Free And Open Source Field Level Database Encryption For SQL Server 2005 and Later.
At work we design and build financial applications. When you are in the business of building financial or banking applications your database will contain sensitive information including account numbers and accounting information that you want to protect obsessively.
Multiple layers of security becomes important in cases like these.
The first layer of-course is the SQL server built-in permissions and security.
At a second level you want to lock out everyone's access on the production servers so that they cannot grab the data-files or access the database directly.
The third layer is encrypting certain pieces of information at the field level and encrypting sensitive fields so data inside the database cannot be read by anyone even if he has direct access to the database --- this includes even the database administrators and the support staff who will be managing database servers.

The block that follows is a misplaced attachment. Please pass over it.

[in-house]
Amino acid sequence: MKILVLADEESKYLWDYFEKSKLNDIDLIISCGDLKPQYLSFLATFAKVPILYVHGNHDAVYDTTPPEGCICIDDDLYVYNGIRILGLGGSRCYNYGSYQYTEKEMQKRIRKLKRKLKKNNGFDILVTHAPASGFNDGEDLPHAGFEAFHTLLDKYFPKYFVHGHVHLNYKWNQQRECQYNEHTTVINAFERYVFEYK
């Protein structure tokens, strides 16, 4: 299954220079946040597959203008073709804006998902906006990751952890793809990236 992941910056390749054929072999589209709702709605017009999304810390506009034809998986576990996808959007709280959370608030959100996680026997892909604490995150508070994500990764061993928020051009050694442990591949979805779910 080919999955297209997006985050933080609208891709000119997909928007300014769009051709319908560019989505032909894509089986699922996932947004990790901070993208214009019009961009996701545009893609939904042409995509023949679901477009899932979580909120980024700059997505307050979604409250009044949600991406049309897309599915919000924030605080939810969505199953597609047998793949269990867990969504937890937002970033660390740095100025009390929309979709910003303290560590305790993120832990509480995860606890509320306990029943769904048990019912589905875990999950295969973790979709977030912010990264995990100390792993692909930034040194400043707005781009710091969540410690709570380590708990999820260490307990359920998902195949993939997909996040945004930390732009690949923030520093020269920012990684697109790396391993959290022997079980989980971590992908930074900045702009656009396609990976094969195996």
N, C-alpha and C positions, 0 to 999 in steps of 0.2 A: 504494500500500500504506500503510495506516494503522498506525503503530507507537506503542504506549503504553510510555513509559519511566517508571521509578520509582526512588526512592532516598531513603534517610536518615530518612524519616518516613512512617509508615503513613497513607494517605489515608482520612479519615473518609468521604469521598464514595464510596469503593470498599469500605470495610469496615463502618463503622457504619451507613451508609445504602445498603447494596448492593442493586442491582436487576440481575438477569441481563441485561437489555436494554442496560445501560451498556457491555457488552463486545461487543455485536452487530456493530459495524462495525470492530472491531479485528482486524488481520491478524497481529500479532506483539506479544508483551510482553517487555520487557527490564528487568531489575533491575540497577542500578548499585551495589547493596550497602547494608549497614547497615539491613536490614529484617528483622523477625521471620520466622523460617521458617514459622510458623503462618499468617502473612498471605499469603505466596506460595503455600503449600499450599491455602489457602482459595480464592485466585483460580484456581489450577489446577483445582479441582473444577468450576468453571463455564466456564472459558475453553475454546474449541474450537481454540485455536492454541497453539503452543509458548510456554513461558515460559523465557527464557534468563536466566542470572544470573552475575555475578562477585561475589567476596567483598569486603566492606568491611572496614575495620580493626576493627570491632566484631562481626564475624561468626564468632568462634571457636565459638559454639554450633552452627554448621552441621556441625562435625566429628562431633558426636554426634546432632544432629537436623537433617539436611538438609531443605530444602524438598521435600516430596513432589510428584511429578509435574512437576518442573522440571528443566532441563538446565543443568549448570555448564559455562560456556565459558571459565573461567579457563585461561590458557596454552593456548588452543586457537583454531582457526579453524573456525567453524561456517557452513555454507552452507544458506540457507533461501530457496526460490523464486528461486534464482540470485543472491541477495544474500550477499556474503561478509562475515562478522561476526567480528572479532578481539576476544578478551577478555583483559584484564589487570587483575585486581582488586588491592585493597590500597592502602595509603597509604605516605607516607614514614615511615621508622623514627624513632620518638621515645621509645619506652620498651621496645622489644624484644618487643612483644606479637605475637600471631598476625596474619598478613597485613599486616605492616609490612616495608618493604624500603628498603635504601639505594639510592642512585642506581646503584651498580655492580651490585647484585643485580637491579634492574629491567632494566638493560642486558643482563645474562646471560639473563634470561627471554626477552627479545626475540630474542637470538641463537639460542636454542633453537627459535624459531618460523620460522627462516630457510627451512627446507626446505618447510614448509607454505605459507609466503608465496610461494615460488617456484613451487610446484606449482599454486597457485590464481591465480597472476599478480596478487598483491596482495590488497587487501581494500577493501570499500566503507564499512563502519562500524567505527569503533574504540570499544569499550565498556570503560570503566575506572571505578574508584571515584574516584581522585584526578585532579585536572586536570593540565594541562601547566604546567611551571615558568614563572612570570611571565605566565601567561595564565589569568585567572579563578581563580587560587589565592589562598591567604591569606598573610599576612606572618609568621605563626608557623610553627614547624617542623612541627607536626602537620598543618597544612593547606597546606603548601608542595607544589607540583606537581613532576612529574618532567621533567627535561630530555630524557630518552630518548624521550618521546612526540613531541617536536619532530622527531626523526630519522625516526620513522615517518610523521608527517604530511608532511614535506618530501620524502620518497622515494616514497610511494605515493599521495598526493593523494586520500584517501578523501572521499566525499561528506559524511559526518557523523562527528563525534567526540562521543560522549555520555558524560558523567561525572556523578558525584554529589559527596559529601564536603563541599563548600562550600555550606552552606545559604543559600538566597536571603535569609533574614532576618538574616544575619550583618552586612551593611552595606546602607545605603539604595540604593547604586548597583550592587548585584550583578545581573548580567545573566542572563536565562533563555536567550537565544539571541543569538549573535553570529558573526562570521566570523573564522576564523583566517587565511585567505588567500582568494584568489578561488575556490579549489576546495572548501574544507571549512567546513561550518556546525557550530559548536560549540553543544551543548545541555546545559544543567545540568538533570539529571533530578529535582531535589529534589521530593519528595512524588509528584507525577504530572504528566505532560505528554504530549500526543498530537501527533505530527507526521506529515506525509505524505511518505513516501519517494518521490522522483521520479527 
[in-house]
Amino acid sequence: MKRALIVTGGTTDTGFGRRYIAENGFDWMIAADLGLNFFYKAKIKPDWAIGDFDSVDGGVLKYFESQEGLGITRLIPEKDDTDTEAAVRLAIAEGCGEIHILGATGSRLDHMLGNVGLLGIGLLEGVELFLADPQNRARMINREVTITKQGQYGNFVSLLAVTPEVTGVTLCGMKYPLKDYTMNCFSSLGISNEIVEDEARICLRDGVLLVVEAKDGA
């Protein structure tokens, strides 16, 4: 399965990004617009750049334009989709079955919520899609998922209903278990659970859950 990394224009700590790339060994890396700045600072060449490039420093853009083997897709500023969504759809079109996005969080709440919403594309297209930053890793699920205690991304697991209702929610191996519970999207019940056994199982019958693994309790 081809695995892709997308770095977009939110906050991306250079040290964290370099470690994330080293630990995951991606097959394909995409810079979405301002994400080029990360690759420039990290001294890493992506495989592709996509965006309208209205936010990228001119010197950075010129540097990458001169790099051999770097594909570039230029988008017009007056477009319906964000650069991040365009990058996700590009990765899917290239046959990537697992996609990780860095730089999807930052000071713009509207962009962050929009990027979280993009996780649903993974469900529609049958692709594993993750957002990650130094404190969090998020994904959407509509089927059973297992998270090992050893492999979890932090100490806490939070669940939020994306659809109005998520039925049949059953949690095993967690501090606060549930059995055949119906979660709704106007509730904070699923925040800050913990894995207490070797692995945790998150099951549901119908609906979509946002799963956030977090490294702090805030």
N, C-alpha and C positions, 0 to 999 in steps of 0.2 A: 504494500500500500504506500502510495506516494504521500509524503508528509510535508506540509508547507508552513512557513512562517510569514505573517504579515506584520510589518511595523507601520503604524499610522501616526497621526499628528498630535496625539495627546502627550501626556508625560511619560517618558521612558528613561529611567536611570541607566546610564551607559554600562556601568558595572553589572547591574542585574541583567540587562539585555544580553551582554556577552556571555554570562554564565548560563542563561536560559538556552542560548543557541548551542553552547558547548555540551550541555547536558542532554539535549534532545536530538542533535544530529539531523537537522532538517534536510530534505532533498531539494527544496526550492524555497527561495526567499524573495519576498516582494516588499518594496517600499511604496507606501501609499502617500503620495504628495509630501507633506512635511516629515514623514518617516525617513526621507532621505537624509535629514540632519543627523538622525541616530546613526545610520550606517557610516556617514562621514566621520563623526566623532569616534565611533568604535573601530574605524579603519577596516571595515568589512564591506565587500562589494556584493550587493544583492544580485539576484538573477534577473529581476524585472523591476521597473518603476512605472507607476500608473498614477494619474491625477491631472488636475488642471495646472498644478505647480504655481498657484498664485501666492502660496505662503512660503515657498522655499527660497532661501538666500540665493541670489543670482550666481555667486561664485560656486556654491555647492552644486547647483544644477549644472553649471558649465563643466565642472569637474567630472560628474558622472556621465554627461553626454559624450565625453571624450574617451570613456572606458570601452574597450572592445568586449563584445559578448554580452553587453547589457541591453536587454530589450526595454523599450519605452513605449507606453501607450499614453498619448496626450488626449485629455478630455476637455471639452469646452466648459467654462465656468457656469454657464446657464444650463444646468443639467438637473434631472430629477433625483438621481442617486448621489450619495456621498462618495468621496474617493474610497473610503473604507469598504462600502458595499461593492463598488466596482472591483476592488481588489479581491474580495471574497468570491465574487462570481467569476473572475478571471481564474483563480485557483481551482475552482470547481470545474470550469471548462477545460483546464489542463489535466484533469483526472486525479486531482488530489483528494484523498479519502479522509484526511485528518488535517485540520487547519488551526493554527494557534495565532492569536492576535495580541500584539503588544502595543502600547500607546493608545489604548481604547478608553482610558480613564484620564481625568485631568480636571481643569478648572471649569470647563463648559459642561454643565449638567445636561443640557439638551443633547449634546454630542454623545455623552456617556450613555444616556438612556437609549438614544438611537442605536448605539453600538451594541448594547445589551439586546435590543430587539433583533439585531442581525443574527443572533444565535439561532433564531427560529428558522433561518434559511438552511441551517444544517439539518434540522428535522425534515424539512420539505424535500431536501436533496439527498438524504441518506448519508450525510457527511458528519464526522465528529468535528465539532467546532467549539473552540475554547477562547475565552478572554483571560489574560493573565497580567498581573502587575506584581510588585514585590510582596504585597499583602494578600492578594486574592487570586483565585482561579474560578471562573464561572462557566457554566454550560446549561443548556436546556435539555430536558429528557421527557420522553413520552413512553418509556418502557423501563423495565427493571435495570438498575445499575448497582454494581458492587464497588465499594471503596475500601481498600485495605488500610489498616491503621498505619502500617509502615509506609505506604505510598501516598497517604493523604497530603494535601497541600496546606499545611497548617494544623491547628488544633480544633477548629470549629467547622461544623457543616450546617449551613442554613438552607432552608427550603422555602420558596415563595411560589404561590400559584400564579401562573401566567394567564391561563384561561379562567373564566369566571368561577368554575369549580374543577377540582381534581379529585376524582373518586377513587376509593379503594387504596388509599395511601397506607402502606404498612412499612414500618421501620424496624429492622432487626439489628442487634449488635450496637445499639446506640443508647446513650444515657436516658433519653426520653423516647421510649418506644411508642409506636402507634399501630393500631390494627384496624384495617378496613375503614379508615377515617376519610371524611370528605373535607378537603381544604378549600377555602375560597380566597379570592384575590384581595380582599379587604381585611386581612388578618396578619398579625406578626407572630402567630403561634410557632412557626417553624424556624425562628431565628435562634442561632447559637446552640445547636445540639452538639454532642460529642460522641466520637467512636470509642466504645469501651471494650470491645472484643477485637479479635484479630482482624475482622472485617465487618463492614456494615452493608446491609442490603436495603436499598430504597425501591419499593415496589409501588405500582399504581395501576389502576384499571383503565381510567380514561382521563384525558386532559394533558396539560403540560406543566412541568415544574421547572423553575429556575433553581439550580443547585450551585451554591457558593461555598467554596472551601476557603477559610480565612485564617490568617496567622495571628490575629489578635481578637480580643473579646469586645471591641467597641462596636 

Making your life simple with adding this third layer of security is exactly what SQLDBCrypt does.
SQLDBCrypt is an in-house SQL Server 2005 based encryption engine that we developed at eFORCE as a part of our Labs initiative.
Put simply; at a basic level SQLDBCrypt does exactly what commercial products like XPCrypt do; except that SQLDBCrypt is free and open source.
We have been using this product to encrypt and decrypt sensitive data that goes in an out of our applications for over a year and are very happy with the results.
The story behind SQLDBCrypt was somewhat on the lines of 'an idea conceived and implemented by a single builder'.
Abhijit Ghosh; who gives you a very sinister smile when you ask him if he has a blog or a web presence; is a very capable DBA and a programmer rolled into one; who works on my team at work.